27 June 2009

I'm "with" the Band (dream fragment)

Though I realize there's nothing more dull than an account of someone else's dream, on occasion some dream strikes me enough that I feel like sharing. What follows is only a small fragment of what must have been a larger dream, but only this particular scene stuck with me after awakening.

For some reason the image is saturated in a violet tint, as if filmed through a filter. The scene begins with a man at a drum set, banging away with enthusiasm, which is reflected in the almost beatific look of joy on his face. His hair is long and straight, and though his clothing is hard to make out in the purple saturation, it's light tone and lose shape suggests the hippie look circa 1969.

The scene pulls back, revealing a similarly dressed guitarist, also playing with the same degree of bouncy enthusiasm. Also a mike stand stands before both of them, awaiting the arrival of the singer. There is something peculiar about their happiness, as if it comes just shy of being clearly parodic. The thought crosses my mind, as the viewer of this scene, that this may be a parody of a band, something akin to The Monkees. The music is largely unmemorable, but shares the exaggeratedly sunny feel of the rest of the performance.

The scene pulls back a little more, and a man comes into the foreground. He is wearing a suit, also circa 1969, and his hair is a large mass of pale curls. Were it not for the violet tint of the scene, which creates the impression of a clown wig, it would appear to be an oversized Harpo Marx wig. He doesn't say anything, only looks at the viewer, smiles, turns to look at the band, than turns back and smirks. There's a hint of an eye roll, and the whole performance communicates something like, Get a look at these guys, can you believe they're for real?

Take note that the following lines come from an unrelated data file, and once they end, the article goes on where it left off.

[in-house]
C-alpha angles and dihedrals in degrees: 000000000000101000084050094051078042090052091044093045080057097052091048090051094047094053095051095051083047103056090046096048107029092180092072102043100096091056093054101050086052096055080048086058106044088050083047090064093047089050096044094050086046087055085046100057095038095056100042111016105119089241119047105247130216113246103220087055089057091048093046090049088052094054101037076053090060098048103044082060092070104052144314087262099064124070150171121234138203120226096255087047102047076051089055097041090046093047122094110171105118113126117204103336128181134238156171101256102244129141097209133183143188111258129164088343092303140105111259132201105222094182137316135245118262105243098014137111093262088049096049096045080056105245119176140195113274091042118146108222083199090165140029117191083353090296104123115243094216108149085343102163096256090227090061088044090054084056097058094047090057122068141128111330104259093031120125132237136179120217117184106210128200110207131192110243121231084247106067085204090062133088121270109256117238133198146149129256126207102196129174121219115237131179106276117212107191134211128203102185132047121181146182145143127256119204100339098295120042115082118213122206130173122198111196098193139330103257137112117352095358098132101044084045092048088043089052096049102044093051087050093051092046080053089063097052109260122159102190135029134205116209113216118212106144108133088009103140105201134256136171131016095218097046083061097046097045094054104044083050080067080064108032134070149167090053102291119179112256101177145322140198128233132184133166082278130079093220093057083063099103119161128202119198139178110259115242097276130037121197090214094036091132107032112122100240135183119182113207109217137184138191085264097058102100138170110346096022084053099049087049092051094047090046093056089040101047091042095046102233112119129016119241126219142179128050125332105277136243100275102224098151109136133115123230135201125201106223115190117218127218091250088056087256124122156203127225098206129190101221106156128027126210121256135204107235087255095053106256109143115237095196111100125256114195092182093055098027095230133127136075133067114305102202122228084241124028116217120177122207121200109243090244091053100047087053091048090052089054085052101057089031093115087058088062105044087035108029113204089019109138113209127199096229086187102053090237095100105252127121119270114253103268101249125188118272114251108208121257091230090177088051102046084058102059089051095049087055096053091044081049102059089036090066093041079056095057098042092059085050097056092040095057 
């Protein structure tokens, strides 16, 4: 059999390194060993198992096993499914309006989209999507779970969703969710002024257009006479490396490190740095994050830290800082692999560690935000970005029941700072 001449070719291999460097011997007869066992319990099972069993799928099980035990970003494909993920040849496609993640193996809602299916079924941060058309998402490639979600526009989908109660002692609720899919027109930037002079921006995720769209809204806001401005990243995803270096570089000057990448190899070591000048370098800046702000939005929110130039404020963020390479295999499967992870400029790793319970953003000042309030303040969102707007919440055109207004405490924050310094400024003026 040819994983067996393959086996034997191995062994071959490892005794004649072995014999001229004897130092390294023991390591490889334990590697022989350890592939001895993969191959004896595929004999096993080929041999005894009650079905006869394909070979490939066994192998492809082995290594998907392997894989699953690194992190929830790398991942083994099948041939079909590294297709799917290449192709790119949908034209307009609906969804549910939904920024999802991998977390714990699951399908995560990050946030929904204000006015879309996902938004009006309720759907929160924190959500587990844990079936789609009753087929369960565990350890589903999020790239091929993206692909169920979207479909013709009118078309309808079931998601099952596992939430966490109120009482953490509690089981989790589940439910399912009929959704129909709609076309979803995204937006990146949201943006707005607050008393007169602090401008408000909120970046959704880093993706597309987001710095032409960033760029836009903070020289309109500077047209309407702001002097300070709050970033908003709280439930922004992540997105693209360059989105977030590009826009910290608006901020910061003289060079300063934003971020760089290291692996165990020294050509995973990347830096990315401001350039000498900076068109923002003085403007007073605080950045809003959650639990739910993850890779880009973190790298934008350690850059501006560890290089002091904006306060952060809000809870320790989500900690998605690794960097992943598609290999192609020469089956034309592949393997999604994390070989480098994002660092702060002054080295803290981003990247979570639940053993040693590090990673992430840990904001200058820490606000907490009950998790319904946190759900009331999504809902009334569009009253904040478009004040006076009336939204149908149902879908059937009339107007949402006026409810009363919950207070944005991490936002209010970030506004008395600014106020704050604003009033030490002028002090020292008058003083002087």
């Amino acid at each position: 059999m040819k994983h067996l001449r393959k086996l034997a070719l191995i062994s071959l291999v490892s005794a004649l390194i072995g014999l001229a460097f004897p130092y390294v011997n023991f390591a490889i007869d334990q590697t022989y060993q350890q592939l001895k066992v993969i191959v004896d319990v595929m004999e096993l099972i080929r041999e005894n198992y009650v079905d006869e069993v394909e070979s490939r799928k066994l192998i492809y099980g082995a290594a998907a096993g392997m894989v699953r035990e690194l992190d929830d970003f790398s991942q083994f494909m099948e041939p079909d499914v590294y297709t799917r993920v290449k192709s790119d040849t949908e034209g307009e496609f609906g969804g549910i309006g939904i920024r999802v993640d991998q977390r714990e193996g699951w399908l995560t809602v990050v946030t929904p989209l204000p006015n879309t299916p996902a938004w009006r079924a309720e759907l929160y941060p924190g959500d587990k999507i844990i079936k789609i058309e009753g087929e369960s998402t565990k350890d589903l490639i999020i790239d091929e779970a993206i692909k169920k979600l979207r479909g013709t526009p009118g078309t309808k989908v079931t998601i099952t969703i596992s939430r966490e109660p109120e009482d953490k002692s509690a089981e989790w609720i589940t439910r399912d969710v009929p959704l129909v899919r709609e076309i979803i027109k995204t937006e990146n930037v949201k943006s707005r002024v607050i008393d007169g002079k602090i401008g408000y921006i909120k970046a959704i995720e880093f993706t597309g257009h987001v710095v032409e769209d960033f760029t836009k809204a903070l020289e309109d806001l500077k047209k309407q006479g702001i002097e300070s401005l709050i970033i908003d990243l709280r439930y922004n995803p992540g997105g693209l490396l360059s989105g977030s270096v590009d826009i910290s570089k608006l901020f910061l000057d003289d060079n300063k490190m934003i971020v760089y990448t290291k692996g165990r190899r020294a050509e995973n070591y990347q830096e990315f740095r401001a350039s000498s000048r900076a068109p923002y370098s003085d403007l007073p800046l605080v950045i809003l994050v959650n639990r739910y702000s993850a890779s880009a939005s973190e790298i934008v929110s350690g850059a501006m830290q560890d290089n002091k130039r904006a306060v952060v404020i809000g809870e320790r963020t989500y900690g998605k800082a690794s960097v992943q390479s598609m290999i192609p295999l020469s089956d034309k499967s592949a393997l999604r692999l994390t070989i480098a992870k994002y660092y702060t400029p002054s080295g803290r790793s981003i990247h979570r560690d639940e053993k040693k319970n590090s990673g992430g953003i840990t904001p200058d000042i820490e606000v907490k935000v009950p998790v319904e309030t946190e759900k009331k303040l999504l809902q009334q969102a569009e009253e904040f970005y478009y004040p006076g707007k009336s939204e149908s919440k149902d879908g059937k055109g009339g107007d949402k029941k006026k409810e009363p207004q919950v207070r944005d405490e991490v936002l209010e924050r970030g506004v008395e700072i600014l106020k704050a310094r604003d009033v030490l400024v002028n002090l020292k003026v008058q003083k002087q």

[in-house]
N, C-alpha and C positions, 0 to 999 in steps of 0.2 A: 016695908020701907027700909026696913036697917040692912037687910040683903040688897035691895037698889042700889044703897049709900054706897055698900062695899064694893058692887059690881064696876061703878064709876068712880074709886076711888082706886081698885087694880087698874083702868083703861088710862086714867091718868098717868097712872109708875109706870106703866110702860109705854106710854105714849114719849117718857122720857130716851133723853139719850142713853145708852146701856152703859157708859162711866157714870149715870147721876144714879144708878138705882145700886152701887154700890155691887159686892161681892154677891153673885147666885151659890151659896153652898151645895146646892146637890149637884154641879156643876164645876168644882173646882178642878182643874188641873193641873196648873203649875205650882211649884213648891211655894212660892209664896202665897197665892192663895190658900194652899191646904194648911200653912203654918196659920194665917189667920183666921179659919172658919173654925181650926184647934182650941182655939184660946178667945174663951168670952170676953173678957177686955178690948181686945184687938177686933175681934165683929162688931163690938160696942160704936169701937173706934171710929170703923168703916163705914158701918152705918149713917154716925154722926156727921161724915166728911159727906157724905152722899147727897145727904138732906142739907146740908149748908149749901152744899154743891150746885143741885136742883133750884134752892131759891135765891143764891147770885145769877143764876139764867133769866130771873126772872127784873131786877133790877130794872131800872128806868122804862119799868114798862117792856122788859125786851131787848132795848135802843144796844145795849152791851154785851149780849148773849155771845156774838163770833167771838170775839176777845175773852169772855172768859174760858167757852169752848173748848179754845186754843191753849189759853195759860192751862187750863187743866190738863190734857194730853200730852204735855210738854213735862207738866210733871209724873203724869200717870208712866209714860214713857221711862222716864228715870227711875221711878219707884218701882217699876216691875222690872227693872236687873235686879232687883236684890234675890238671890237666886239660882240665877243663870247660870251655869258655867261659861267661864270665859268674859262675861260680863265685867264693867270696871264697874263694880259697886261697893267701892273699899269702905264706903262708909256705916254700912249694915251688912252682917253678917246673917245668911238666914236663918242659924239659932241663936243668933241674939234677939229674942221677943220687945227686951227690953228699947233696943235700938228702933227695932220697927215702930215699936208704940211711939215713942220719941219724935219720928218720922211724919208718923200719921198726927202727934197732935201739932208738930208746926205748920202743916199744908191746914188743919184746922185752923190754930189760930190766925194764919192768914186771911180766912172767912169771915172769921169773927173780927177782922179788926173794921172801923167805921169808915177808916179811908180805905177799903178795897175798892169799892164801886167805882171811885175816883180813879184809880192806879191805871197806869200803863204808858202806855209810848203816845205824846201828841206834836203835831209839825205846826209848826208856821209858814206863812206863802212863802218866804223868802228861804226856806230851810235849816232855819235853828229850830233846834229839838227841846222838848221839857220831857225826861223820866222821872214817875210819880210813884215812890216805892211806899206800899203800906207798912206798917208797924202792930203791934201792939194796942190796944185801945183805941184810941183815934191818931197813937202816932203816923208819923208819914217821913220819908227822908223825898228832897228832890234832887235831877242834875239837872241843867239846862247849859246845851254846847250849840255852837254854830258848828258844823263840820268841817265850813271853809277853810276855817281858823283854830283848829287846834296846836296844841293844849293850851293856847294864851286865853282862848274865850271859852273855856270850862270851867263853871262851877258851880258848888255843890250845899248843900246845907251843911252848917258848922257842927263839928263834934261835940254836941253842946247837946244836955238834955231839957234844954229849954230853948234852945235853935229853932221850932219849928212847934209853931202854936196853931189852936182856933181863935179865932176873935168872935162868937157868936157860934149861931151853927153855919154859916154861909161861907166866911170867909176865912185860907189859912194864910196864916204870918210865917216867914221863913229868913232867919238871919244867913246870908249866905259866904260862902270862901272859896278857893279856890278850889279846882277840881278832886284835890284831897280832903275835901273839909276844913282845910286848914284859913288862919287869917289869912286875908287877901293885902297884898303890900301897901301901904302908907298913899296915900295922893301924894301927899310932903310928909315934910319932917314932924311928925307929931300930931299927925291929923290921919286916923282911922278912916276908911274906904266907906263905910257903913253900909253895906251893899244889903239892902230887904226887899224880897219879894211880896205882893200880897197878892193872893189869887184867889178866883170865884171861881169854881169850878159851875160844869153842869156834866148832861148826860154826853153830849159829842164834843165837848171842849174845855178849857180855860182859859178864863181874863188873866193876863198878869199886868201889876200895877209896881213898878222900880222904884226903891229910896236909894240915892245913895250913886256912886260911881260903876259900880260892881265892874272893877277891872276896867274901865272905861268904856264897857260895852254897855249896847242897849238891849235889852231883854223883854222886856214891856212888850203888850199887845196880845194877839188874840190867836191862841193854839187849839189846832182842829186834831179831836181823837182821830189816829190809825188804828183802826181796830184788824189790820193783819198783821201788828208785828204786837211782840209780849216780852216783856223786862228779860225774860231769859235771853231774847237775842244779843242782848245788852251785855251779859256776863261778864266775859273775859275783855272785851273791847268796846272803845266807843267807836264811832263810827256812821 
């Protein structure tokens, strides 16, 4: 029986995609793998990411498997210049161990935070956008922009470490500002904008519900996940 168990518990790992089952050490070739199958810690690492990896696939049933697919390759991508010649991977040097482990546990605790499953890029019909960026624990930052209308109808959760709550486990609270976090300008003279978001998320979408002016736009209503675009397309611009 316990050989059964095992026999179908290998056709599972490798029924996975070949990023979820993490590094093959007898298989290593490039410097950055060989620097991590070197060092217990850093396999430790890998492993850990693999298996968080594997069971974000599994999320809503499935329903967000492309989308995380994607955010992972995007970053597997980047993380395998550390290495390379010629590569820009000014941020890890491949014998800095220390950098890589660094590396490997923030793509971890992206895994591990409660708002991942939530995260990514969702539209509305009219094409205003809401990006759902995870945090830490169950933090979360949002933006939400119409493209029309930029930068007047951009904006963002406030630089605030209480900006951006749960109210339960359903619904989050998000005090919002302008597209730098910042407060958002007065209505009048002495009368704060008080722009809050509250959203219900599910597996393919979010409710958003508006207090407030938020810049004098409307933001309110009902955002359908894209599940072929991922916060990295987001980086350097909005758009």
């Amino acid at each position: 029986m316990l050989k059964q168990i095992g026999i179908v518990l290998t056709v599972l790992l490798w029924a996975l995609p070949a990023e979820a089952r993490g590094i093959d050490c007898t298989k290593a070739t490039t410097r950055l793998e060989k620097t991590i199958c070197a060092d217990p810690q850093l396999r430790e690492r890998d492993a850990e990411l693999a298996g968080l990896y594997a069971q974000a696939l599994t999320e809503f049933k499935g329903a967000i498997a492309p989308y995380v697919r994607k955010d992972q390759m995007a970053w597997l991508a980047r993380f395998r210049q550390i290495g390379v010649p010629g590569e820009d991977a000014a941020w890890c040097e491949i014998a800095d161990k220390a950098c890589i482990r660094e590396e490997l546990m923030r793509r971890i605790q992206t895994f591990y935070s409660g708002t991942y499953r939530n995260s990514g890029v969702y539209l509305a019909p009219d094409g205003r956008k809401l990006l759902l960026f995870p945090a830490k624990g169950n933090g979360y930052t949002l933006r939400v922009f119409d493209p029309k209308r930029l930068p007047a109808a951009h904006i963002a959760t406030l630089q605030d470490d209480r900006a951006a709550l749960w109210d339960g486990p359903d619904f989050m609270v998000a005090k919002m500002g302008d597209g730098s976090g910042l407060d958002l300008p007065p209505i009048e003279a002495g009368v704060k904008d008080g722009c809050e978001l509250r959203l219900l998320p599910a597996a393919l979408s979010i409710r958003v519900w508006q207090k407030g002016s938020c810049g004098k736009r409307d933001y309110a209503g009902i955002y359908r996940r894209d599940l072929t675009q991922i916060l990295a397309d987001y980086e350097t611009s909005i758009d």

We than see come out on stage a third member of the band, who strides out to stand in front of the microphone stand. During the whole time he has been in the scene, he has been facing away from the viewer. Though he is dressed just like the other two members, he sports a large pale Afro, which looks similarly clown-like as that of the man in the suit. As he turns around, the scene comes to an end, but I am left with the conviction that had I seen his face, I would have seen that he was the same person as the man in the suit.

Some thoughts: I'm always struck by how seemingly ironic dreams can be. Perhaps there is some simple Freudian interpretation to the above. Yet what sticks with me are the odd ironic elements. The way the musicians' enthusiasm suggests a parody of enthusiasm. The man in the suit, which suggests something like the host of a music program, responding to the enthusiasm with the implication that he finds the whole thing ridiculous. Yet, it's not clear if he's supposed to be in on the joke (if there is one). Made all the more haunting by the suggestion that he is really the singer, though we don't ever hear his voice.

There are of course different theories on dreams. Freud believed that they were expressions of the unconscious, those things that we keep locked away from our waking selves. Others believe that dreams are just random scenes that don't really mean anything. I have to admit I'm agnostic on whether either of those two theories is entirely correct. But the above sort of dream really strikes me with the way it seems to neither be an expression of something as straightforward as anxiety or desire nor does it seem entirely random. Weird, yes; surreal, definitely; but with its own peculiar dream logic.


I drafted this earlier in the day and since have had some opportunity to think it over. Some elements are recognizable. The general tone of ironically upbeat rock music may have been inspired by my viewing of The Happening meets "The Happening" on the Agony Booth website. The man in the suit bore something of a resemblance to Syd Barrett (albeit with a blonde/purple Afro), though why he ends up being the presenter as well as singer is something that just seems original to the dream. And the image of a clown-like figure, who is about to turn around but is never seen doing so may have been inspired by Thomas Ligotti's "Gas Station Carnivals" which features a much darker variation on the same scenario.

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